On Sunday evenings, a group of men would gather at a residents' corner in Yishun Street 21, ready to flex some muscles.
This is no bodybuilding session - although it is equally sweaty - but a contact sport where each man tries to strong-arm the other into submission on a hip-high table.
As others cheer, two men would grapple with each other, their biceps straining and trembling.
He who is first to pin his opponent's hand onto the table wins the bout.
It is all part of the training at Singapore Armwrestling, the only such club here. Its 15 members, all men and mostly beefy, gather to train every Sunday from 4pm to 7pm.
Set up in 2011, the club is headed by Mr Valen Low, Singapore's most successful arm-wrestler with about 30 gold medals to his name.
The 22-year-old's fascination with arm-wrestling started at Whitley Secondary School, where he competed with friends for fun.
"Whenever there was a chance between classes, I would arm-wrestle with everyone. Sometimes, it would get chaotic and noisy," he said.
"The teachers didn't like it. They felt like they couldn't control the class and tried to ban me from arm-wrestling," he said.
But Mr Low's passion for the sport has continued to grow.
As there are no arm-wrestling coaches here, he trained by watching YouTube videos.
Apart from doing exercises like bench press to increase his upper body strength, he learnt specific gripping techniques.
He said the sport is not just about who has the biggest biceps.
He said: "As you progress, you'll find there's more to arm-wrestling, such as set-up, grip, intelligence, confidence, speed, reaction time and versatility. At professional levels, it doesn't matter whose arm is stronger or bigger."
The club's youngest member is Mr Joshua Tay, 17, who joined in 2014 after hearing about it through a mutual friend of Mr Low.
The Institute of Technical Education College West student said: "I started to like arm-wrestling because my friends and I would always see who has stronger arms.
"Here, I get to test my strength with people who are older and of different sizes."
His oldest opponent at the club is senior project manager Dave Hum, 50, who says arm-wrestling strengthens his confidence, endurance and fighting spirit.
He said: "In Secondary 2, I would grab people to arm-wrestle with me. When I was in the army and now in the construction industry, I would also do so with my colleagues." A founding member of the club, Mr Hum had met Mr Low through the only local arm-wrestling competition - the Shin Min Arm Wrestling Challenge - in 2010.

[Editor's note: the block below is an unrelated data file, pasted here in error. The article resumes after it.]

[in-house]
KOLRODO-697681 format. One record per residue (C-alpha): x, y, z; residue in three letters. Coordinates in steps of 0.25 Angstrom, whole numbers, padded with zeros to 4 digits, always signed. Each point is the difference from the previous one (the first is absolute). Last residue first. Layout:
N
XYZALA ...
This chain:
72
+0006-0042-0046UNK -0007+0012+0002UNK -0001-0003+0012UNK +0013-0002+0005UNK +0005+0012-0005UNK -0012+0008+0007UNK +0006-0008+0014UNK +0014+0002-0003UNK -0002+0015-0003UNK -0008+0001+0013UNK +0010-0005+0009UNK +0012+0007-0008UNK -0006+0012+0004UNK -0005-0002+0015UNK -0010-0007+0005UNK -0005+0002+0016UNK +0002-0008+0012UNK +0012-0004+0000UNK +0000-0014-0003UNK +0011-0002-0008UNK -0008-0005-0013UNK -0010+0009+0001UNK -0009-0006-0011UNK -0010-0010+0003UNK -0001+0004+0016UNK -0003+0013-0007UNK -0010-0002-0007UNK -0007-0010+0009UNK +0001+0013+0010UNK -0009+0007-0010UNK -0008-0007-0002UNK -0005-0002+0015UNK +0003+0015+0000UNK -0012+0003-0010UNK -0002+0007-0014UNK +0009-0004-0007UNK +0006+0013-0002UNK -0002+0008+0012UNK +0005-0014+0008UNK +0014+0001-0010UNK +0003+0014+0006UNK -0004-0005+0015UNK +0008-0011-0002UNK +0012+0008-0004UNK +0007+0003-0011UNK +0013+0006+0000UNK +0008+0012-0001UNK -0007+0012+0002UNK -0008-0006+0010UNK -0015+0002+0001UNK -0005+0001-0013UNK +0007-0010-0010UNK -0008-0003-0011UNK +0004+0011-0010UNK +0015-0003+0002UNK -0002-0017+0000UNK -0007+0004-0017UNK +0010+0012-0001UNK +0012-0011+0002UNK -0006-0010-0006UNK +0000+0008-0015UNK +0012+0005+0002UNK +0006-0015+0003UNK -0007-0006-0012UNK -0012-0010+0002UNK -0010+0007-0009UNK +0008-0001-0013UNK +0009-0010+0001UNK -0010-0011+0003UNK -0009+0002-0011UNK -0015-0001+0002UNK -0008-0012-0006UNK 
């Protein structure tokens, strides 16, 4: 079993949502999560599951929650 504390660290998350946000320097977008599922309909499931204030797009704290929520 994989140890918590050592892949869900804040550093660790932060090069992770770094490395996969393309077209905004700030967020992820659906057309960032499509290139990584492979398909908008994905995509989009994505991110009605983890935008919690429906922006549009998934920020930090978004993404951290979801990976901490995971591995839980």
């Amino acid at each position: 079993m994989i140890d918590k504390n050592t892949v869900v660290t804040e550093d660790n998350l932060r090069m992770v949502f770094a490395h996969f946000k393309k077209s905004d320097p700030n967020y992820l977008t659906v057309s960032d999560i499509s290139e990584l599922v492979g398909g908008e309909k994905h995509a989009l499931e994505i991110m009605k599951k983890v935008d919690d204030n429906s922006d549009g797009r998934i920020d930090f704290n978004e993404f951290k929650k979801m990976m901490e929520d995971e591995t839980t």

While arm-wrestling may seem a tad uncouth, Mr Low put it down to a lack of exposure.
"I think for the typical Singaporean mindset, it might be a little 'beng' (Hokkien for loud and uncouth).
"But if you learn more about the sport, you'll find that it's a very professional and organised sport with proper sporting bodies," he said.
Mr Low has competed in 50 competitions in countries like Malaysia, China and Australia, and won about 30 gold medals.
Mr Low, who is ambidextrous, has even won first and second place for right- and left-handed arm- wrestling respectively, at the Asia Armwrestling Championships 2014 in Japan.
The biggest prize money he has won was $1,400 from a competition in China.
"If I win first place, it is usually enough (to cover expenses)," said Mr Low, who studied health management and promotion at Republic Polytechnic, and is waiting to be enlisted for national service. "However, some competitions do not have prize money, so flights and accommodation can cost an arm and a leg."
The World Armwrestling Federation is the sport's world governing body and the next World Armwrestling Championship will be held in Bulgaria in October.
Andrey Pushkar from Ukraine is currently the world's top-ranked arm-wrestler.
Although there is no official body for the sport here, Mr Low hopes to make it a national sport and win a gold medal at the World Armwrestling Championship.
"I want people to see Singapore as having a world-class arm-wrestling scene one day," he said.
"I don't think I will ever stop arm-wrestling."